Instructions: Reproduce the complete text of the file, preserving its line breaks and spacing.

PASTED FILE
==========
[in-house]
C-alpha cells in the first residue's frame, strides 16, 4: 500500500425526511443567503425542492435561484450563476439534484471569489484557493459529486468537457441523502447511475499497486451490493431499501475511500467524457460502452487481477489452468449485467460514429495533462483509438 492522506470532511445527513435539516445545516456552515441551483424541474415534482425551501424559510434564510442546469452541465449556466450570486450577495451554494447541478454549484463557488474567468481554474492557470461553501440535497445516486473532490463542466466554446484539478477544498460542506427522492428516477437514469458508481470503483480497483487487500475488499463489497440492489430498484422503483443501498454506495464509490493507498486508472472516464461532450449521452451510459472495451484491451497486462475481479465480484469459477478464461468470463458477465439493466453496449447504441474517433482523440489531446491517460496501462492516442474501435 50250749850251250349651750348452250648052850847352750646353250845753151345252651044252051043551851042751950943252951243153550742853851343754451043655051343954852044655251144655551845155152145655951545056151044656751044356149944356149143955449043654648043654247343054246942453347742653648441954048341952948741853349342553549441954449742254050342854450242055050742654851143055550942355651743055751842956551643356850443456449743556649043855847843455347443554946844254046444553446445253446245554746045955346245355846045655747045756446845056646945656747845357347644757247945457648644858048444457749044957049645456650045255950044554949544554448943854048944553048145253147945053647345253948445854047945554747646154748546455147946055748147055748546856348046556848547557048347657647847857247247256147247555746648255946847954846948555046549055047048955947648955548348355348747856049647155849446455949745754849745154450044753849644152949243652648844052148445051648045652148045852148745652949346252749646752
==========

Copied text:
[in-house]
C-alpha cells in the first residue's frame, strides 16, 4: 500500500425526511443567503425542492435561484450563476439534484471569489484557493459529486468537457441523502447511475499497486451490493431499501475511500467524457460502452487481477489452468449485467460514429495533462483509438 492522506470532511445527513435539516445545516456552515441551483424541474415534482425551501424559510434564510442546469452541465449556466450570486450577495451554494447541478454549484463557488474567468481554474492557470461553501440535497445516486473532490463542466466554446484539478477544498460542506427522492428516477437514469458508481470503483480497483487487500475488499463489497440492489430498484422503483443501498454506495464509490493507498486508472472516464461532450449521452451510459472495451484491451497486462475481479465480484469459477478464461468470463458477465439493466453496449447504441474517433482523440489531446491517460496501462492516442474501435 50250749850251250349651750348452250648052850847352750646353250845753151345252651044252051043551851042751950943252951243153550742853851343754451043655051343954852044655251144655551845155152145655951545056151044656751044356149944356149143955449043654648043654247343054246942453347742653648441954048341952948741853349342553549441954449742254050342854450242055050742654851143055550942355651743055751842956551643356850443456449743556649043855847843455347443554946844254046444553446445253446245554746045955346245355846045655747045756446845056646945656747845357347644757247945457648644858048444457749044957049645456650045255950044554949544554448943854048944553048145253147945053647345253948445854047945554747646154748546455147946055748147055748546856348046556848547557048347657647847857247247256147247555746648255946847954846948555046549055047048955947648955548348355348747856049647155849446455949745754849745154450044753849644152949243652648844052148445051648045652148045852148745652949346252749646752